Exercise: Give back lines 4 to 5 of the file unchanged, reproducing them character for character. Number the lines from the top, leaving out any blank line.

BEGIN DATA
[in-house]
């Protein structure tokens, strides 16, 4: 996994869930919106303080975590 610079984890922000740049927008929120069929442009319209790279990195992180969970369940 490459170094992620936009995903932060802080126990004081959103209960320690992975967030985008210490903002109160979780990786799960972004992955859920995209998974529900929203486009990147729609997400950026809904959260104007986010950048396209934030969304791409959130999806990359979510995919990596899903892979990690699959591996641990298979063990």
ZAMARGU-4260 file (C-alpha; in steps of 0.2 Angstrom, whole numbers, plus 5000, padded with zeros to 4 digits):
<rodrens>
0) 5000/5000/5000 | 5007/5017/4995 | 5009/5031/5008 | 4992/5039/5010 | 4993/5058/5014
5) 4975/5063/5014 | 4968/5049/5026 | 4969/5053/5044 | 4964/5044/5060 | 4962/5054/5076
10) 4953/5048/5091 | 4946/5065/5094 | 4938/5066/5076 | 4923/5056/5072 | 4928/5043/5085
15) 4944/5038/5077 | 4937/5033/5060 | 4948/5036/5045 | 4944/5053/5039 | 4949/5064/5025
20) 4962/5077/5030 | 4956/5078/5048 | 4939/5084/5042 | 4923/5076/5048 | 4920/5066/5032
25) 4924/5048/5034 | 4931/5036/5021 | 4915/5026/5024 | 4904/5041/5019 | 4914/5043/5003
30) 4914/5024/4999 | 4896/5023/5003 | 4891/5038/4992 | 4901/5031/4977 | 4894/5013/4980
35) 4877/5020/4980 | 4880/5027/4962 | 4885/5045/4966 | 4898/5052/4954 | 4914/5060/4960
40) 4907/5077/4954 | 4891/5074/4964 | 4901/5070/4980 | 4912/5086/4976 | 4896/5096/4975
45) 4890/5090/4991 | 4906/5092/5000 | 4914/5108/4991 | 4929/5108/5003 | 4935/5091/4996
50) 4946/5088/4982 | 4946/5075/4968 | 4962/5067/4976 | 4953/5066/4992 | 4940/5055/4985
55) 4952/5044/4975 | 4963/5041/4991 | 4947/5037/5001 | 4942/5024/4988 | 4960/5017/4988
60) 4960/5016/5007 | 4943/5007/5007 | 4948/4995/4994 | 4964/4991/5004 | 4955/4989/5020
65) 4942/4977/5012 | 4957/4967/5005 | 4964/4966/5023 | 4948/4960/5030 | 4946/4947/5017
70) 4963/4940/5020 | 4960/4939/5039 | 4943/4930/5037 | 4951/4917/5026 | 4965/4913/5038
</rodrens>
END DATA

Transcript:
<rodrens>
0) 5000/5000/5000 | 5007/5017/4995 | 5009/5031/5008 | 4992/5039/5010 | 4993/5058/5014